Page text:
Ex-cons get creative because of scarcity. When you have very little time, money, materials, freedom, etc., you have to think really hard to figure out how to accomplish just about everything. It gets those creative juices flowing. My favorite example of this is the prison cookbook. They have to be creative when selecting edible food, some way to prepare it, some way to cook it, perhaps storing/hiding some for later (prison hooch for example takes time to ferment), and many other challenges you and I never have to deal with.
Entrepreneurs have scarcity too. They have to figure out how to bootstrap their business with limited funds, limited visibility, no existing customer base, perhaps no facilities for manufacturing or production, and more. And limited time if the founders are keeping their day jobs.
But scarcity is not the only factor that can ignite creativity. Skills such as resourcefulness, alertness, opportunism, and imagination can be taught through other means. Practice may not make you perfect, but it can make you pretty good.
Greg Satell has some good ideas for how to use edugames to enhance creativity in kids at school. He cites several examples of how games prime divergent thinking and creative thinking modes. This agrees with a lot of the research we have talked about here before on priming and a growth mindset.
What seemed like child’s play to most academics was actually the best way to imagine possibilities and see how their ideas reflected diverse—and often confusing—empirical clues. Today, a growing contingent of academics believes that games can have the same effect on how children learn and a company called Kidaptive is determined to prove them right. – See more at: http://www.creativitypost.com/education/why_games_might_be_the_next_big_thing_in_education#sthash.sXhMAlHK.dpuf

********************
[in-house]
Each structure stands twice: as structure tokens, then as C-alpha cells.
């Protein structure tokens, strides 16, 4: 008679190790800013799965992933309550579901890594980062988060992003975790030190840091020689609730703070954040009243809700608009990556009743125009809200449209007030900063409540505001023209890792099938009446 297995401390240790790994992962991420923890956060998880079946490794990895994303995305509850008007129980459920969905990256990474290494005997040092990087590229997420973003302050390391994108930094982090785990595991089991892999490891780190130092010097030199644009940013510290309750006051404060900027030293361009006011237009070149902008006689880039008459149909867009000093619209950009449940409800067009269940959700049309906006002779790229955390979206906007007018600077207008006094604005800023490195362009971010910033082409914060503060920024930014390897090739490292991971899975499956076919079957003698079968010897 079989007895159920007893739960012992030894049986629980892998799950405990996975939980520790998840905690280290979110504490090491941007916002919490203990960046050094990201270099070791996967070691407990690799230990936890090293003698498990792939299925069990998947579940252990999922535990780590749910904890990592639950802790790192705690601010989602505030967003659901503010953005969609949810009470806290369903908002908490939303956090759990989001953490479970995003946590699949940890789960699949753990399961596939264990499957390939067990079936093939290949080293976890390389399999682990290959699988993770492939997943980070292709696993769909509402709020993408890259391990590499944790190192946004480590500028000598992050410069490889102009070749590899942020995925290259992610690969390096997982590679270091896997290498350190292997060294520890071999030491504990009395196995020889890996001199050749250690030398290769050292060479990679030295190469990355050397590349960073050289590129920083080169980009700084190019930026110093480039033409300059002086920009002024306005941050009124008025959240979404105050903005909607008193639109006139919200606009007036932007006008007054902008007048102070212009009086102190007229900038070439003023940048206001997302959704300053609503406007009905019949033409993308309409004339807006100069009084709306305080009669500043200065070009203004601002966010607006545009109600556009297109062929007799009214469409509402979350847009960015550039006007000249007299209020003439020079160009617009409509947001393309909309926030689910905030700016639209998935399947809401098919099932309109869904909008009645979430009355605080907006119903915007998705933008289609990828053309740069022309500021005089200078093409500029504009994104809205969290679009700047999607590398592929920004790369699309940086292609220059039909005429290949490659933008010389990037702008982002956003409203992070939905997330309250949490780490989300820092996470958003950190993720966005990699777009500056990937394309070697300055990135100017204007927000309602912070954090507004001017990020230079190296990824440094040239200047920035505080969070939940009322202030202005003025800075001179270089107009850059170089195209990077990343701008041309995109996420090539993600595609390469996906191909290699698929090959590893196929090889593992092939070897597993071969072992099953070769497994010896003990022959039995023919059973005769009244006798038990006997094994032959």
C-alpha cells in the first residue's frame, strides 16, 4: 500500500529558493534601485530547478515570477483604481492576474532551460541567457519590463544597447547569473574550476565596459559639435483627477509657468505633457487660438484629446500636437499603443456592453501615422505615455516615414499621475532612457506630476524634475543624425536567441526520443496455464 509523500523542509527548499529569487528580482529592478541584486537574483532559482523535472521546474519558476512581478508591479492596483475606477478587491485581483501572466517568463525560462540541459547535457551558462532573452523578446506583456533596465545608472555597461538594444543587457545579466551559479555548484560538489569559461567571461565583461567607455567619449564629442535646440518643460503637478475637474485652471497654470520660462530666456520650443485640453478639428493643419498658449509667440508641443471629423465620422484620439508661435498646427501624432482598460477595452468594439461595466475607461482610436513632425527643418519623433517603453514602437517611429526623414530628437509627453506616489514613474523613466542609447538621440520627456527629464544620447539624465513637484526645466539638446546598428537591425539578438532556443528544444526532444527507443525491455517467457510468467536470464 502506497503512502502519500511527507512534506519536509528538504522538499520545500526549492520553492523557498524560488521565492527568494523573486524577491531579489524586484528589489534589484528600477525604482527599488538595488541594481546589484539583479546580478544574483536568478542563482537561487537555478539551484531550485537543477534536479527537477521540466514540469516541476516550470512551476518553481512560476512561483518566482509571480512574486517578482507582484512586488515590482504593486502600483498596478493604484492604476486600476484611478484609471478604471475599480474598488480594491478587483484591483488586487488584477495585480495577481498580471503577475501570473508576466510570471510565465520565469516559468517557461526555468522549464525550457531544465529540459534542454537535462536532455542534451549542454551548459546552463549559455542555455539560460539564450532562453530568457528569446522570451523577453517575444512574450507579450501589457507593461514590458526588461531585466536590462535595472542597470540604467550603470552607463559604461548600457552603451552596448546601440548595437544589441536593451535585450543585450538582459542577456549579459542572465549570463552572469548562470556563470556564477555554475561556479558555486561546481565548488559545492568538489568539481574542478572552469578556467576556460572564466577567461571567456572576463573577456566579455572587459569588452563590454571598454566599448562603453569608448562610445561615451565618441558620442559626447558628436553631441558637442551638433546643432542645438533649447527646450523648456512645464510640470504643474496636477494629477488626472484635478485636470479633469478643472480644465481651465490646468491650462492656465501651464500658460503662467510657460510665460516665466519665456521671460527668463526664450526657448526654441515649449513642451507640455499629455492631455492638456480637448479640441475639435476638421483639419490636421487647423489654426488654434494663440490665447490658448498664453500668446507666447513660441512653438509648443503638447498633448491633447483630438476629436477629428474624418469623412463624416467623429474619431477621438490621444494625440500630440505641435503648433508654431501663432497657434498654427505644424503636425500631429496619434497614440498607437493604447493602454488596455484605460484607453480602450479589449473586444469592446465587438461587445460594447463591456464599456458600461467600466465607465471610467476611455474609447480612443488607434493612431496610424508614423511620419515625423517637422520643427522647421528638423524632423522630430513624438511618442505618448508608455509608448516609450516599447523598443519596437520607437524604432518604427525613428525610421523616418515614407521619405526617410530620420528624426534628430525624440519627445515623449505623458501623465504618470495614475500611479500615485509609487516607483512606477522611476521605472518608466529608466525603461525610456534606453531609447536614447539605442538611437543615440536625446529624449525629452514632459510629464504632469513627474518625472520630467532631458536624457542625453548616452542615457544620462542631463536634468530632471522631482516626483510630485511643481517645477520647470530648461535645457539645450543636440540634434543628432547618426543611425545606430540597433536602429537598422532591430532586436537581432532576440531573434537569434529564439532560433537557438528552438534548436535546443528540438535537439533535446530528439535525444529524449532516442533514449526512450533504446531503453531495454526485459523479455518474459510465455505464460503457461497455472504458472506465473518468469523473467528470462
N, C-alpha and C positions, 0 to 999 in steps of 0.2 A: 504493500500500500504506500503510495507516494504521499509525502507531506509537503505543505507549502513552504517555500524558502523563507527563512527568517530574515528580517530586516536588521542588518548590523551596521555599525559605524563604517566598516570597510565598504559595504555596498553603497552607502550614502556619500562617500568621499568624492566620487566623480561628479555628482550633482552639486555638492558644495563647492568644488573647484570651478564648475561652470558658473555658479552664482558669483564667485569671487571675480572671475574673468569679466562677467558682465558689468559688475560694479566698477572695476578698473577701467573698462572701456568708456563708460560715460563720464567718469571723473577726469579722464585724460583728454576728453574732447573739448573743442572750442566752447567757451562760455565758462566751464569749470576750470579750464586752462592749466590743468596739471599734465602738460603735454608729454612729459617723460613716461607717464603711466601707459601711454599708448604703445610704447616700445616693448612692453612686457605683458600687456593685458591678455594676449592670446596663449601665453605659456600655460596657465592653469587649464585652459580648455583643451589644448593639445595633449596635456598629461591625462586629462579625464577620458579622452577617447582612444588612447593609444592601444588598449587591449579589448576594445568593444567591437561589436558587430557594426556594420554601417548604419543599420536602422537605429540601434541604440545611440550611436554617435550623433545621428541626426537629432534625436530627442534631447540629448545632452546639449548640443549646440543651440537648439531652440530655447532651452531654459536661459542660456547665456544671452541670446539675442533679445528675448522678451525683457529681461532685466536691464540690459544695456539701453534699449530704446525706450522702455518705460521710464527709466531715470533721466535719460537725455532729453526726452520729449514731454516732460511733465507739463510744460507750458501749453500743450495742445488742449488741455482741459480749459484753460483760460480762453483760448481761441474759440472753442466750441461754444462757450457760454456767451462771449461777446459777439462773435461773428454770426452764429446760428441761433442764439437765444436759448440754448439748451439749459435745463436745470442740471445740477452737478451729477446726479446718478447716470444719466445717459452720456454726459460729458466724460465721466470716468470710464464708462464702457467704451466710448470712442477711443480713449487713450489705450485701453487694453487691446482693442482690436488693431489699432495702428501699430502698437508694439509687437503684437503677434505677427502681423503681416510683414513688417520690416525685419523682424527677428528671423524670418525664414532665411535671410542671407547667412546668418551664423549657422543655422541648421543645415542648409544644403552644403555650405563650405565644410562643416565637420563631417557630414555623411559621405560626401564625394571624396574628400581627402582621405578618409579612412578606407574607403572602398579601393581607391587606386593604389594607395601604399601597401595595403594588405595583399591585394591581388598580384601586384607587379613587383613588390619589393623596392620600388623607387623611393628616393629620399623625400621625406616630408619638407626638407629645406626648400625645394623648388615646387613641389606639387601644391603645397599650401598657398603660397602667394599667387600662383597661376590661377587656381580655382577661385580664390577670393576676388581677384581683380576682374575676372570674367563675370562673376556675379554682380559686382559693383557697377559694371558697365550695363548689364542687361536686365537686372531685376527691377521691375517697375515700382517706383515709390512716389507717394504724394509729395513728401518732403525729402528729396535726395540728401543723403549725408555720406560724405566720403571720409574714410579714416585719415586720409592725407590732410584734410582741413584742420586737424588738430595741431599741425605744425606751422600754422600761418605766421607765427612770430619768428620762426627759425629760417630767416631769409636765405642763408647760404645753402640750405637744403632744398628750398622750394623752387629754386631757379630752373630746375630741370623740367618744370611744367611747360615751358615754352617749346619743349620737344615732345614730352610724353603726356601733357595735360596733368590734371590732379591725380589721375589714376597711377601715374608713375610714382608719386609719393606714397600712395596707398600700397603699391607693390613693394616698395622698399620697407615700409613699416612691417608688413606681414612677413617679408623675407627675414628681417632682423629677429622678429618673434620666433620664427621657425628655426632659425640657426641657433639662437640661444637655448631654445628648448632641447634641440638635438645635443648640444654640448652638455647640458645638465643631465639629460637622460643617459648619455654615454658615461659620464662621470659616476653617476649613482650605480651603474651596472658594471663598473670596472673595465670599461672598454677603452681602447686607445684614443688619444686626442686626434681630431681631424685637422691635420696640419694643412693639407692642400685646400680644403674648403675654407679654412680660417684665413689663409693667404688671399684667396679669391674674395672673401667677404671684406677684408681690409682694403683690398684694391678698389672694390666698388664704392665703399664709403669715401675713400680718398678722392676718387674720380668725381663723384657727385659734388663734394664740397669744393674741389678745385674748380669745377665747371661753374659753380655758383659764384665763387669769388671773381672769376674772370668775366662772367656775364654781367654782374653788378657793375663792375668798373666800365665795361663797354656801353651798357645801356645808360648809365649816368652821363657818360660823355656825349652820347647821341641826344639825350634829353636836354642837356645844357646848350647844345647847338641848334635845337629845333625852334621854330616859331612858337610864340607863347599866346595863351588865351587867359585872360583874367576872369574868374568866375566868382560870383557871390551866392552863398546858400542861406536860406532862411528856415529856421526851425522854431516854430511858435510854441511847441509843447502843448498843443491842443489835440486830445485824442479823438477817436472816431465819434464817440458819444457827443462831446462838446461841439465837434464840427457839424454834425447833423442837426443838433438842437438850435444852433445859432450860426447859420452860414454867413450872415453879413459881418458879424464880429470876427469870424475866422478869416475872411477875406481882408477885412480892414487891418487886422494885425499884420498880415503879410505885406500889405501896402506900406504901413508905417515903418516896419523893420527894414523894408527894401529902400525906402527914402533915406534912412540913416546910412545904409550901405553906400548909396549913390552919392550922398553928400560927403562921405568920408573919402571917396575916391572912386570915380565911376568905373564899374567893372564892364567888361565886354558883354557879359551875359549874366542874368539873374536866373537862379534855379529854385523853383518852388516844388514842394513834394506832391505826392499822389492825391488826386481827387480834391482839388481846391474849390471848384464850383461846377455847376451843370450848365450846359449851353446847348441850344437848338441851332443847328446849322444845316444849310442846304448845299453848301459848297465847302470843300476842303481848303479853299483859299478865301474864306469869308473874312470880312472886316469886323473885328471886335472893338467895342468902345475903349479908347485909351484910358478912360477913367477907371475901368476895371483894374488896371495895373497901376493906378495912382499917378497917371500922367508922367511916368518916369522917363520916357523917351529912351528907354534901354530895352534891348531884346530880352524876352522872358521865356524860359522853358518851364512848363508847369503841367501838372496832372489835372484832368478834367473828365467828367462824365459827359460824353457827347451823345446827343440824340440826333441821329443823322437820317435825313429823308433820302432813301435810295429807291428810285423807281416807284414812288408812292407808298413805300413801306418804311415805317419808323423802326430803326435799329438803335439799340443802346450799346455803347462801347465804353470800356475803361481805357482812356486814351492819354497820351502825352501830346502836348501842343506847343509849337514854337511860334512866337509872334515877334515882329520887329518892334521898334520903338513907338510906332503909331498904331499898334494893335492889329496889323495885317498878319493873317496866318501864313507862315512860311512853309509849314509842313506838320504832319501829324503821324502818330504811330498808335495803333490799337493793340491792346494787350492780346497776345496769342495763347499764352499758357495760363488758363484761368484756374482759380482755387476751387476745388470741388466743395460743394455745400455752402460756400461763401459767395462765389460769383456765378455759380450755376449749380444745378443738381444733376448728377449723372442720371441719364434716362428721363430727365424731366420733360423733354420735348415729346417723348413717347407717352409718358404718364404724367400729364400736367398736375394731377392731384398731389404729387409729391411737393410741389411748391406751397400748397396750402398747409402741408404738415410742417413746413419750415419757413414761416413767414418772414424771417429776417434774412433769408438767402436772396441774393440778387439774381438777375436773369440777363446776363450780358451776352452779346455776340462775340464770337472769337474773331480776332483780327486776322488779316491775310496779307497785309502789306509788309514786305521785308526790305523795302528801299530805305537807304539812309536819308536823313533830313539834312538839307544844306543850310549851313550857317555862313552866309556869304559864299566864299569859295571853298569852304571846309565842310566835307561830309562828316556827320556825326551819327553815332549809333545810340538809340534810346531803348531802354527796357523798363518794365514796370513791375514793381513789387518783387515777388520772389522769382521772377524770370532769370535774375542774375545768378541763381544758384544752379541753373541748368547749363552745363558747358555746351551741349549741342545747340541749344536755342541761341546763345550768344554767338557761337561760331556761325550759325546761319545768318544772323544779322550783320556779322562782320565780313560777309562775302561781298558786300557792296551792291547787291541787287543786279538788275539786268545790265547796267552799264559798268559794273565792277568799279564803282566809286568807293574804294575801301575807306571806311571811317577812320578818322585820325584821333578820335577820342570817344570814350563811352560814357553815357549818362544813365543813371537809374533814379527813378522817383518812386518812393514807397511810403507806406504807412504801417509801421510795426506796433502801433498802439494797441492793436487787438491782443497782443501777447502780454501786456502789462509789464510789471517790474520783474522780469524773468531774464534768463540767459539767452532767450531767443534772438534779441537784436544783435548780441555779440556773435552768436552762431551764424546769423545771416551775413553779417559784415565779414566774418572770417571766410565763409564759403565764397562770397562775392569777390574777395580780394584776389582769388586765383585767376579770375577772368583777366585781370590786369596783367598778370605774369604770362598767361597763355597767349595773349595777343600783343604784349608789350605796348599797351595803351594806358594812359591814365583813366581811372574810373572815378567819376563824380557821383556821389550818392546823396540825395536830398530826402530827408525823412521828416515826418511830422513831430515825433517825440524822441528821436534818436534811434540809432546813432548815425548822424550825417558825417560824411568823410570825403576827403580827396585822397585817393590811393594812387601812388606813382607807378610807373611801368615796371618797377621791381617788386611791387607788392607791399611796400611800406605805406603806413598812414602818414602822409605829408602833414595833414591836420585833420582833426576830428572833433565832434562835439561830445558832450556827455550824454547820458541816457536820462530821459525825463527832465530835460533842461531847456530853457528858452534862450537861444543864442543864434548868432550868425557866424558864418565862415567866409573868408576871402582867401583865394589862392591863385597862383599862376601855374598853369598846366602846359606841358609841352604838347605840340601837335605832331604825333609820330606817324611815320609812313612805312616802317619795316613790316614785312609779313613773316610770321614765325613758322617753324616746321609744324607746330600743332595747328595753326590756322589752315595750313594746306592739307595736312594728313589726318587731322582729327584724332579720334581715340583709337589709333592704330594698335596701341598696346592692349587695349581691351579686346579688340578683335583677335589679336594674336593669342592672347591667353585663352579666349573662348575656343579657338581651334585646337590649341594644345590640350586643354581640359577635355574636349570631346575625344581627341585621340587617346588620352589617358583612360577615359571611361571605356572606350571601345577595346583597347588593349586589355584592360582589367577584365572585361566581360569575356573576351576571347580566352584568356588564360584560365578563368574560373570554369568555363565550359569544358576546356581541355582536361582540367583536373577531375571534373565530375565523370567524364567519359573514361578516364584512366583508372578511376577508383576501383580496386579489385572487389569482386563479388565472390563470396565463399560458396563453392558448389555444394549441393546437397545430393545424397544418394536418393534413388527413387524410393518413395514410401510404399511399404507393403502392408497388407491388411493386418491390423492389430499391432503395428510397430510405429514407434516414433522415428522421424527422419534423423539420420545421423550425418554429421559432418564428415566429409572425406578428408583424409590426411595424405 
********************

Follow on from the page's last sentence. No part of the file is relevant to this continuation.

What makes this different is the contrast he makes between empirical lab work and convergent thinking versus conceptual ideation and divergent thinking. He uses the discovery of benzene and the double helix structure of DNA as examples.
I agree. I highlight three kinds of thinking when I teach the philosophy of science and epistemology for my research methods course. It is by triangulating different epistemological modes that true innovative thinking is possible. Rather than promoting any one mode at the expense of another (which seems to be too common), the more creative path is to recognize that all modes have value and we can be most creative when we combine them together. In the K-6 context, we want to find ways to teach students all three modes and engage them in all three at different times so they understand the differences and the value of each one. Spend some cool time in a chemistry lab learning empirical thinking but also debate ideas using logic and conceptual thinking.
Three questions today:
- Do you have a personal preference for empirical/data-driven methods or conceptual/logic-driven methods for learning and creativity?
- Do you see the value of teaching epistemology (that these are different ways of thinking, not just different assignments) in K-6 education?
- I mentioned earlier that I teach three epistemologies. Can you guess the third?
Image Credit:Alan Chia